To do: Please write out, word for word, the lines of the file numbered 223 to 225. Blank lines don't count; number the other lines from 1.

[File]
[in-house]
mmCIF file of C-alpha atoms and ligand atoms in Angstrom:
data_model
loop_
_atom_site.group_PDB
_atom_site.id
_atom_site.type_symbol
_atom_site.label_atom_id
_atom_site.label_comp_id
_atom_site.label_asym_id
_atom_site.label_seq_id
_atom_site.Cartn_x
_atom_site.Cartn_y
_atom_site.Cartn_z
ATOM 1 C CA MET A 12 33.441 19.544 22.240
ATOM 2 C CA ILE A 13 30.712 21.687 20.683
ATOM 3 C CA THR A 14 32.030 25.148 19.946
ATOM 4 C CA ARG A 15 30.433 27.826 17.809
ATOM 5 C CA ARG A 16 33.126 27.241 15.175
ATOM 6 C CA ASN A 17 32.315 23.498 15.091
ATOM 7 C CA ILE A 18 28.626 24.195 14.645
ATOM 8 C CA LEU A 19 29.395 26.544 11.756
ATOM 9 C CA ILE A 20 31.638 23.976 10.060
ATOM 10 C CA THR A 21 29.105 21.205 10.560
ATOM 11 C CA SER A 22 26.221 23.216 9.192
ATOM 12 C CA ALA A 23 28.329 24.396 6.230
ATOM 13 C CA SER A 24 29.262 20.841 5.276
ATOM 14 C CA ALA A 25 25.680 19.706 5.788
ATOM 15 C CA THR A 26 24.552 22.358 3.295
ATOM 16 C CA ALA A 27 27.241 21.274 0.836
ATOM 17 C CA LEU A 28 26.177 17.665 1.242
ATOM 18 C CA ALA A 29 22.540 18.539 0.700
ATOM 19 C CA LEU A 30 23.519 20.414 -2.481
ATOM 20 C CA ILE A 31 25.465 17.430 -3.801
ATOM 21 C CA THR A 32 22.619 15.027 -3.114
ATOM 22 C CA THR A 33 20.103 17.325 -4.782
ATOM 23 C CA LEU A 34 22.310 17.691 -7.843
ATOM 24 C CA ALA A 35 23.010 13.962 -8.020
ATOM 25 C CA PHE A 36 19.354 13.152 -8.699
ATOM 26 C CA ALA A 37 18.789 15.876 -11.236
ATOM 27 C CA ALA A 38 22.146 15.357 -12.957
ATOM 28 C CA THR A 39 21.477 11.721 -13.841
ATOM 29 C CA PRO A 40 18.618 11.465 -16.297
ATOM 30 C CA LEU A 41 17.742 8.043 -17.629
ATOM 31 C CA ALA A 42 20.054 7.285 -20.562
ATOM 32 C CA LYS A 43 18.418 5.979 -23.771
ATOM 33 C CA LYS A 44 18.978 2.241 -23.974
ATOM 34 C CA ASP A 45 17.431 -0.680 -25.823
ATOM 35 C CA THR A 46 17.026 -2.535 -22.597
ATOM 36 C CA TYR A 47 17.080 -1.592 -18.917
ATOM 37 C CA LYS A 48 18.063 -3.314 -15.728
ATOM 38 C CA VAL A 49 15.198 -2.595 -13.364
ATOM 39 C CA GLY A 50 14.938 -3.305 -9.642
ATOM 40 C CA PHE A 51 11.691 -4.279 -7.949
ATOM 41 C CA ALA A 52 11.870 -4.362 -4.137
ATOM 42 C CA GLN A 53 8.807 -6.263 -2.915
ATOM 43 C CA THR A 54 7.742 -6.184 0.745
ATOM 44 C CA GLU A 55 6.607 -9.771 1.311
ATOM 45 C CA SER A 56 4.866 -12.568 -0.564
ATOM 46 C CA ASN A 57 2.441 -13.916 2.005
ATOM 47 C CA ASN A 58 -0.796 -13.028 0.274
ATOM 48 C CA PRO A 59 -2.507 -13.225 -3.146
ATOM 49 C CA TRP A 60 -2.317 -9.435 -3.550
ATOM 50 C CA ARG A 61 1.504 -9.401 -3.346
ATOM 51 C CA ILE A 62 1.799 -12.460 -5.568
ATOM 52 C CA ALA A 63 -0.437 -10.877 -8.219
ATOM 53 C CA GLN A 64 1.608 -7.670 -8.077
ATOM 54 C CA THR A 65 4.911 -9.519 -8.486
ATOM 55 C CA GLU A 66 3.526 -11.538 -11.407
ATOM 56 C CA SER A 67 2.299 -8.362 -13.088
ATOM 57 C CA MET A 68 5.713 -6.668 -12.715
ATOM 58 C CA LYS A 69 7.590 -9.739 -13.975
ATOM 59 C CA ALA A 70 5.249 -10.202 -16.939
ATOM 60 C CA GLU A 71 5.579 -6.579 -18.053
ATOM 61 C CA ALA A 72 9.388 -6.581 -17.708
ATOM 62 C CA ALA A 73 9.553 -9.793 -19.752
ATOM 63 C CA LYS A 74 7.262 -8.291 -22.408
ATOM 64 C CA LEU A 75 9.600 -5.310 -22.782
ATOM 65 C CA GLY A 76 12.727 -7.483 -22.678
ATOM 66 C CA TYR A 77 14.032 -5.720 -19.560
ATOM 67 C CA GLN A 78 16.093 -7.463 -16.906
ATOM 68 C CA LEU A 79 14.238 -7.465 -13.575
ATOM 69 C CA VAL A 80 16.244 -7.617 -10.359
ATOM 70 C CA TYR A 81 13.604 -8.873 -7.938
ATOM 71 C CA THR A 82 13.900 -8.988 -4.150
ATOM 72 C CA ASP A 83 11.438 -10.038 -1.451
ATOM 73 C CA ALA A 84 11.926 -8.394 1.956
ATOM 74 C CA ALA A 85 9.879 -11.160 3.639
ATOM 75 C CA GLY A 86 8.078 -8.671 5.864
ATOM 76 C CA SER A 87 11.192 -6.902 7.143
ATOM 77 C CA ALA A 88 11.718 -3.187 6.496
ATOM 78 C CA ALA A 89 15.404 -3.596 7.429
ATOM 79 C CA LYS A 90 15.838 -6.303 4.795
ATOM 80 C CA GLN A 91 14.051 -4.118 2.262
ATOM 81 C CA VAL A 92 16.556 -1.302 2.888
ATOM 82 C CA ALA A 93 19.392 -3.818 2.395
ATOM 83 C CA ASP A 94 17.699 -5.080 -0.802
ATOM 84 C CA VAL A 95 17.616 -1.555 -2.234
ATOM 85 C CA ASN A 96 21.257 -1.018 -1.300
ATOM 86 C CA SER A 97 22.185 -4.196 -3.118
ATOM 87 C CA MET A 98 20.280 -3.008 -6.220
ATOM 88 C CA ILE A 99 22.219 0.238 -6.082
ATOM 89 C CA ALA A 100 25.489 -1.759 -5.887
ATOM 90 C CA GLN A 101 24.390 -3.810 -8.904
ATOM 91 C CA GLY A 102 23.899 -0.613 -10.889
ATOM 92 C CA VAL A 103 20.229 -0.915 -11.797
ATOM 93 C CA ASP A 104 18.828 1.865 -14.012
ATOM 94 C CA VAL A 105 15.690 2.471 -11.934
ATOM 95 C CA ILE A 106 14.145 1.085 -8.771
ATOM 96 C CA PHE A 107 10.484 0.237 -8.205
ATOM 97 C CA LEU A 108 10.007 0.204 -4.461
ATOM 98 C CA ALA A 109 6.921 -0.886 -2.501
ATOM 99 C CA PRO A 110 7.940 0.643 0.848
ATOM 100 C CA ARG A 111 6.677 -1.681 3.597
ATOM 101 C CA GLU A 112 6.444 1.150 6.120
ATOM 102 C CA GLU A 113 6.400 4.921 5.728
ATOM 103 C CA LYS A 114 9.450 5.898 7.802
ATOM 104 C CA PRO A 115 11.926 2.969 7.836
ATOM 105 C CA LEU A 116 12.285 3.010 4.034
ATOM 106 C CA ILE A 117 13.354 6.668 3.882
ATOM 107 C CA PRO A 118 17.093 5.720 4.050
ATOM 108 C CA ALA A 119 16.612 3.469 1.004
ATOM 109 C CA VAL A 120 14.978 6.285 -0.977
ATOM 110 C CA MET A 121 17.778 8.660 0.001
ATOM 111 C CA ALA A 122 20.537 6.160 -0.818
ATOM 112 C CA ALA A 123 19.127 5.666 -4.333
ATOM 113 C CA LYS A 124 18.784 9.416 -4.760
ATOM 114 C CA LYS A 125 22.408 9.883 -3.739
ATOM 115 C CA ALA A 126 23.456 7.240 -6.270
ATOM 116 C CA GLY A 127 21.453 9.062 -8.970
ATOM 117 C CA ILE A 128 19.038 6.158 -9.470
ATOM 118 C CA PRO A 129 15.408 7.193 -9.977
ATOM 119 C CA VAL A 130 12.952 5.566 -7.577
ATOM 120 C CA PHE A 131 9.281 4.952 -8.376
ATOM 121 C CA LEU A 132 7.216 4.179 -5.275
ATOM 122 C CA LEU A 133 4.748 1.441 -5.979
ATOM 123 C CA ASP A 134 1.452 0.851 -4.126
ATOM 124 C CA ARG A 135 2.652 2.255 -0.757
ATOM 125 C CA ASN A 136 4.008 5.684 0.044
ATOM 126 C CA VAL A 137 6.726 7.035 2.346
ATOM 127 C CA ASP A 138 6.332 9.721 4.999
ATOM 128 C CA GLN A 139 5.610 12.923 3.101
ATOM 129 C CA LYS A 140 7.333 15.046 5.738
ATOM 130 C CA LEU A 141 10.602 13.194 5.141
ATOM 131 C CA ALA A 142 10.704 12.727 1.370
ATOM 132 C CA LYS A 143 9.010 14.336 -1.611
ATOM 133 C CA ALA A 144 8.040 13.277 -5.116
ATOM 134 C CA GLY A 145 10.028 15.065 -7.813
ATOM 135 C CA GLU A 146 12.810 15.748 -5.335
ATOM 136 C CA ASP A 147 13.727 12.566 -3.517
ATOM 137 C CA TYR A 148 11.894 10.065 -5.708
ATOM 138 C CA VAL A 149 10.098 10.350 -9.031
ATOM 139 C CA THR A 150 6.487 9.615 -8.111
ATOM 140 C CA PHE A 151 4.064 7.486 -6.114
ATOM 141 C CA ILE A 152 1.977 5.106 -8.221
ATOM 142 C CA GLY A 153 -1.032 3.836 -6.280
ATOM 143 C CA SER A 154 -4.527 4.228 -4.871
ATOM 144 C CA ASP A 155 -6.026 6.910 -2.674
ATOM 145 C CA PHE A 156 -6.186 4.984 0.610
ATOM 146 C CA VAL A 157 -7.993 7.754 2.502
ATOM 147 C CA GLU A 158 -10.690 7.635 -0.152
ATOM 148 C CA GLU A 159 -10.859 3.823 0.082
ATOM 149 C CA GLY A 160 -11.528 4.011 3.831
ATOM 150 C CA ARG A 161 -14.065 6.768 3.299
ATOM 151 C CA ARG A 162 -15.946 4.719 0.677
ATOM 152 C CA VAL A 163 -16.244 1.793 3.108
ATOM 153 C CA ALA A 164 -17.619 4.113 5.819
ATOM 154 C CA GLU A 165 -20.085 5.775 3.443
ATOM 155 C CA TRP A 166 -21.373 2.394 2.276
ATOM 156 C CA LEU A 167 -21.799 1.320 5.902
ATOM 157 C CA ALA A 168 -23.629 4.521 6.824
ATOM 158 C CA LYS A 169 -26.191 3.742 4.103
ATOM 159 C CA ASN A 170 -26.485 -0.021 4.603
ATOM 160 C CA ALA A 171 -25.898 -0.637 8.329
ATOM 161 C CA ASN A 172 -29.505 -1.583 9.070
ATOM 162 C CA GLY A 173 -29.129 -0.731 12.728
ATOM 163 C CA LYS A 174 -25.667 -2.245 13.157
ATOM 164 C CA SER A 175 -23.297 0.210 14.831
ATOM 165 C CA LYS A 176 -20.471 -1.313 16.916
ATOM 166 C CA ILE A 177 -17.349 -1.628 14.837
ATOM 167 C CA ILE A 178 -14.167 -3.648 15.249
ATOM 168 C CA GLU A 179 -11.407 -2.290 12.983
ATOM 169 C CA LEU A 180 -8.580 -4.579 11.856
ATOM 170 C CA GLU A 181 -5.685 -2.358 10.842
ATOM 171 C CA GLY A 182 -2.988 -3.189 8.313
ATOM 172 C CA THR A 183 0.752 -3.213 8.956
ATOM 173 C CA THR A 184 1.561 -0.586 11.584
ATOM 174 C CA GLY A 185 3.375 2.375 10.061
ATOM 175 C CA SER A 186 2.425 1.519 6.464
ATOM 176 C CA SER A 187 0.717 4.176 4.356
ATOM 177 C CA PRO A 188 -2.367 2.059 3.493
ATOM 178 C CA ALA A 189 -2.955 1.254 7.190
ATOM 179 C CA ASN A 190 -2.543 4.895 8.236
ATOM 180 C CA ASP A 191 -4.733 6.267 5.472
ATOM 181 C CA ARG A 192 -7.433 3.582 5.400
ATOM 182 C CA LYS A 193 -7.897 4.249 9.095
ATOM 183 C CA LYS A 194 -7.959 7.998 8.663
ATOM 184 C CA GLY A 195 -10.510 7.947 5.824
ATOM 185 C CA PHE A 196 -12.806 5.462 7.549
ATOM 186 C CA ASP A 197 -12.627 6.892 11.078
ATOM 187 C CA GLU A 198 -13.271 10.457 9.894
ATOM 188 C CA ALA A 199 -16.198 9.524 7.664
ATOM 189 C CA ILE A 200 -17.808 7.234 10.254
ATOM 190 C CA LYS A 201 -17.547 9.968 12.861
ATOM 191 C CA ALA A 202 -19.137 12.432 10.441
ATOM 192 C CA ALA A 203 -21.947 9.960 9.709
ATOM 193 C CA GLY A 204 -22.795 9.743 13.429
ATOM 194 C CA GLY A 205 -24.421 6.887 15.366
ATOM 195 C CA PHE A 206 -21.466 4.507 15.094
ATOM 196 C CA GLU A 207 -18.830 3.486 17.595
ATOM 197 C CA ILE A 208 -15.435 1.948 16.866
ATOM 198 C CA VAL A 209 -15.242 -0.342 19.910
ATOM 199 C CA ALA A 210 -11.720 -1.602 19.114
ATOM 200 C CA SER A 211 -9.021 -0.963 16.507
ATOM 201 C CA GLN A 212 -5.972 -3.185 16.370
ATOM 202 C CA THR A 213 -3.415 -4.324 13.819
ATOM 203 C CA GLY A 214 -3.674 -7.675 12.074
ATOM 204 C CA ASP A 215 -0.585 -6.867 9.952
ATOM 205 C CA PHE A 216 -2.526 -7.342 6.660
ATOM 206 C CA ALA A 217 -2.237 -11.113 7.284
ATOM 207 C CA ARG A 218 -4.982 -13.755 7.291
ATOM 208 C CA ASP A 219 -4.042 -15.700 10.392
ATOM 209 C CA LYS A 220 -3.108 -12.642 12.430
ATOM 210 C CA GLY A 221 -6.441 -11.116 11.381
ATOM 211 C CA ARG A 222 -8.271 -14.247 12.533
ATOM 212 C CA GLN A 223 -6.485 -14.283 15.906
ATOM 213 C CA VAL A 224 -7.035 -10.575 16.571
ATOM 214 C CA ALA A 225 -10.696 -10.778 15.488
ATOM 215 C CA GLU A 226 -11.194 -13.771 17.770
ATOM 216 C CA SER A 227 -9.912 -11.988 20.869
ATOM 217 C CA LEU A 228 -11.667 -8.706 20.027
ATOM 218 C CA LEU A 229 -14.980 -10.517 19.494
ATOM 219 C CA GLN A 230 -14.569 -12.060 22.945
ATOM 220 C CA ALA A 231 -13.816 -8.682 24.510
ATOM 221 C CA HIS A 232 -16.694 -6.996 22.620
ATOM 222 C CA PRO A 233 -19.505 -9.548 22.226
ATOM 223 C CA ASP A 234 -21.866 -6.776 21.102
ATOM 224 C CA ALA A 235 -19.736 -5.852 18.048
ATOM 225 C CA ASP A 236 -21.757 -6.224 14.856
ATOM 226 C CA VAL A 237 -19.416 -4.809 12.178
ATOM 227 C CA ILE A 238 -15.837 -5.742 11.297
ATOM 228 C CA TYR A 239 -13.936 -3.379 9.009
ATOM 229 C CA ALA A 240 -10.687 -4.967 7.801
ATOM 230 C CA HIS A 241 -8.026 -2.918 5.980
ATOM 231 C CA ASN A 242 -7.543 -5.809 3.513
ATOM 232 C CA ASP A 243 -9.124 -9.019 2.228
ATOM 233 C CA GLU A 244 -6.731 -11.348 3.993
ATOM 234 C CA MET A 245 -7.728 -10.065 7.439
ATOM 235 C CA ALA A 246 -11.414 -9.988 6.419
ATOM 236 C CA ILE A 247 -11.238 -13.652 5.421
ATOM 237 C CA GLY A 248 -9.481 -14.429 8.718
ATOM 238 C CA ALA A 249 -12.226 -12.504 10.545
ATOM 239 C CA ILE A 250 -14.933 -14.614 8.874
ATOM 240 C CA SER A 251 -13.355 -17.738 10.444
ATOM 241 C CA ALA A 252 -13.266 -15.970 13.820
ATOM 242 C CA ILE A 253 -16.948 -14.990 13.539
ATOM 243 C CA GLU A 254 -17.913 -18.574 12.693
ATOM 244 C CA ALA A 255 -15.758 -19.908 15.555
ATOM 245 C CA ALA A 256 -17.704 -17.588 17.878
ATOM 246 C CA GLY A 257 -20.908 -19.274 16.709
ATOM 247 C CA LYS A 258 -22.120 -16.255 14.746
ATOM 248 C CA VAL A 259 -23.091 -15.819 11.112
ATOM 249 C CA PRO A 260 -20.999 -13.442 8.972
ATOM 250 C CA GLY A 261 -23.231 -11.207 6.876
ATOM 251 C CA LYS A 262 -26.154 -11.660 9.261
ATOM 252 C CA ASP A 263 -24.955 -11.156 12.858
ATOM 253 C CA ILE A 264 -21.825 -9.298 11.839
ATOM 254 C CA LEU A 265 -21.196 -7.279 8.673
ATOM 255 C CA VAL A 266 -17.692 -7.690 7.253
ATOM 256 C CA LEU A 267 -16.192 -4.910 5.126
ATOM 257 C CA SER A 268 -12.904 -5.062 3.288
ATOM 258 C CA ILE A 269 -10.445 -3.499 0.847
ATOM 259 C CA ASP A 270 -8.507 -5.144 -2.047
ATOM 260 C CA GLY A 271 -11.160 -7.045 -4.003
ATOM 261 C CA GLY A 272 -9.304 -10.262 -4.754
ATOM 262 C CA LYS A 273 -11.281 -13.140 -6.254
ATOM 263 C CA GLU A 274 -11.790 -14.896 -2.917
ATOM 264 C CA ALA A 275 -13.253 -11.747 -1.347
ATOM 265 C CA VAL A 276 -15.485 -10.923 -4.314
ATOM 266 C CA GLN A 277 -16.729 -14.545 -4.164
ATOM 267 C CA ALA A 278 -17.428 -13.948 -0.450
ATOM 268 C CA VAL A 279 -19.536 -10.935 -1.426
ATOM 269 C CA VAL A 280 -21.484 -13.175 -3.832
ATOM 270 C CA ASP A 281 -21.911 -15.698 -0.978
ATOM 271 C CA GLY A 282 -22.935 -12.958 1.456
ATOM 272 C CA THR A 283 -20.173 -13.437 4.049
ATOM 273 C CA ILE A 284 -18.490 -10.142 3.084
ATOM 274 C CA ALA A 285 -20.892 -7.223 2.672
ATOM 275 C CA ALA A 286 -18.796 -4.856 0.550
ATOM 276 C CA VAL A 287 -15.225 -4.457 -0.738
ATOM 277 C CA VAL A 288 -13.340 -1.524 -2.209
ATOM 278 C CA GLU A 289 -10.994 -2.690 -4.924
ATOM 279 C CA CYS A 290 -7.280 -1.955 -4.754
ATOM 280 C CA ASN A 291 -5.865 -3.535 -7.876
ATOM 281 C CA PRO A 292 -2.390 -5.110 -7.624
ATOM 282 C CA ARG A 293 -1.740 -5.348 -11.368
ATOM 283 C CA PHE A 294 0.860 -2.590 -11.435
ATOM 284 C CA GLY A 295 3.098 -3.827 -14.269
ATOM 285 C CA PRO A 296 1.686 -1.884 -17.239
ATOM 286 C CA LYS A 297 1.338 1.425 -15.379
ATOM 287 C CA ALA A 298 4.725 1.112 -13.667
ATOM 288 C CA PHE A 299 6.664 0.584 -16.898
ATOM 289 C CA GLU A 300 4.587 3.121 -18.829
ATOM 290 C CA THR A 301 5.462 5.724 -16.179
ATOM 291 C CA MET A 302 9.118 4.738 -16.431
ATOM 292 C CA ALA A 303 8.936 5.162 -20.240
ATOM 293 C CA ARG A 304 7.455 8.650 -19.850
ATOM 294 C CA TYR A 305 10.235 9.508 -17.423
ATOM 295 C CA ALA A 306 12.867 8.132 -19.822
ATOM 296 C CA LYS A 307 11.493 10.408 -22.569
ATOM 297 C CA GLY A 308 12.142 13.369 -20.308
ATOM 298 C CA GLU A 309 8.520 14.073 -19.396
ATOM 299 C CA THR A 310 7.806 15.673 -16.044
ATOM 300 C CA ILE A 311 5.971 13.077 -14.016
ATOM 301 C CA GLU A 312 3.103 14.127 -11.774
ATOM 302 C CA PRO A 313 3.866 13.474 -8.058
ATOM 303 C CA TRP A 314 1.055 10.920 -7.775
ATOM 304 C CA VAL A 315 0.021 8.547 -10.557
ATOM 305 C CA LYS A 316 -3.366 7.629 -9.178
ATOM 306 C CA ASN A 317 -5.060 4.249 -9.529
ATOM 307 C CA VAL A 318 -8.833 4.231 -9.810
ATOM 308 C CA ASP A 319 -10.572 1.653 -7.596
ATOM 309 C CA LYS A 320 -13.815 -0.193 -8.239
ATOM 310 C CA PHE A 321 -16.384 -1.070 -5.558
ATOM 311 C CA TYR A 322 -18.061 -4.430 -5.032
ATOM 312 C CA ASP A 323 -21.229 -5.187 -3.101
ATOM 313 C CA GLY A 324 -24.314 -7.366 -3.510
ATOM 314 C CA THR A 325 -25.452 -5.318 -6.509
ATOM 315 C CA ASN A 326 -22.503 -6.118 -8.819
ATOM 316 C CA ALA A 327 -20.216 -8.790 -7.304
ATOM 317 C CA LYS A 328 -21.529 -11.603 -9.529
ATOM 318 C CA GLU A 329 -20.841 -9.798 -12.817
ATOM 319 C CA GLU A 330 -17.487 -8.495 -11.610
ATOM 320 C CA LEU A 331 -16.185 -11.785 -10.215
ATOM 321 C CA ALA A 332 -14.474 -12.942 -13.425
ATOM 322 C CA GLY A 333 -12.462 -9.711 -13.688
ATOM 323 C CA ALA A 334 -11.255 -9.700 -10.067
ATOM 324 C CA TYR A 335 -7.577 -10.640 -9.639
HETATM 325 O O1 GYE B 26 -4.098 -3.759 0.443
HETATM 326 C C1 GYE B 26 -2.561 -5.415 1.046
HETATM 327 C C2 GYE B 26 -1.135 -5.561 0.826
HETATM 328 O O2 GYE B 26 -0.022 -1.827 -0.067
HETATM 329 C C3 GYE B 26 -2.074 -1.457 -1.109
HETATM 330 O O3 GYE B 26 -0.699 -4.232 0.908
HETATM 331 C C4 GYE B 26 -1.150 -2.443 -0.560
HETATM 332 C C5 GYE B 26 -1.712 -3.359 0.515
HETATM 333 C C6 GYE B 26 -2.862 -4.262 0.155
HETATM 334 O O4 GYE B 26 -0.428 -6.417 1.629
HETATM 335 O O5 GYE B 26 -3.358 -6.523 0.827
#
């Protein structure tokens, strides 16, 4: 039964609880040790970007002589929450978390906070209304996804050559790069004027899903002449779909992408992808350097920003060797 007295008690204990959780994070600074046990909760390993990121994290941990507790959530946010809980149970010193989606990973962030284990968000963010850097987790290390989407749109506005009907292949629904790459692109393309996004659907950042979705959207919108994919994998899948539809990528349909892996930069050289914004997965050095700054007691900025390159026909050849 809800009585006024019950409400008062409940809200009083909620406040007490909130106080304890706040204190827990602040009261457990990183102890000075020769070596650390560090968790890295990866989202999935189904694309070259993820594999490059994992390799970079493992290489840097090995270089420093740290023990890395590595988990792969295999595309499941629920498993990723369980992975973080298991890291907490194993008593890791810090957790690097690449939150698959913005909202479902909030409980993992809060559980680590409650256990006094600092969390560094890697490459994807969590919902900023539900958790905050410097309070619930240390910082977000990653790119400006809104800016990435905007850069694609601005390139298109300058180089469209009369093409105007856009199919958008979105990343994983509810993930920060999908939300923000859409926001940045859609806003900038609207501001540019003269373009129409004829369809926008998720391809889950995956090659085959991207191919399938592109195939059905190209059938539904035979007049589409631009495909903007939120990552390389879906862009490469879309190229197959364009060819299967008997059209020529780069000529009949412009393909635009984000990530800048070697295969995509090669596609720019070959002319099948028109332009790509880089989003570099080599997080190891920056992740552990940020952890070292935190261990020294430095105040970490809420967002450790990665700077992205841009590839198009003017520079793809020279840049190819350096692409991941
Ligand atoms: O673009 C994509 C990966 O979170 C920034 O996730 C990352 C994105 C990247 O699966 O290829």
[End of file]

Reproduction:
ATOM 209 C CA LYS A 220 -3.108 -12.642 12.430
ATOM 210 C CA GLY A 221 -6.441 -11.116 11.381
ATOM 211 C CA ARG A 222 -8.271 -14.247 12.533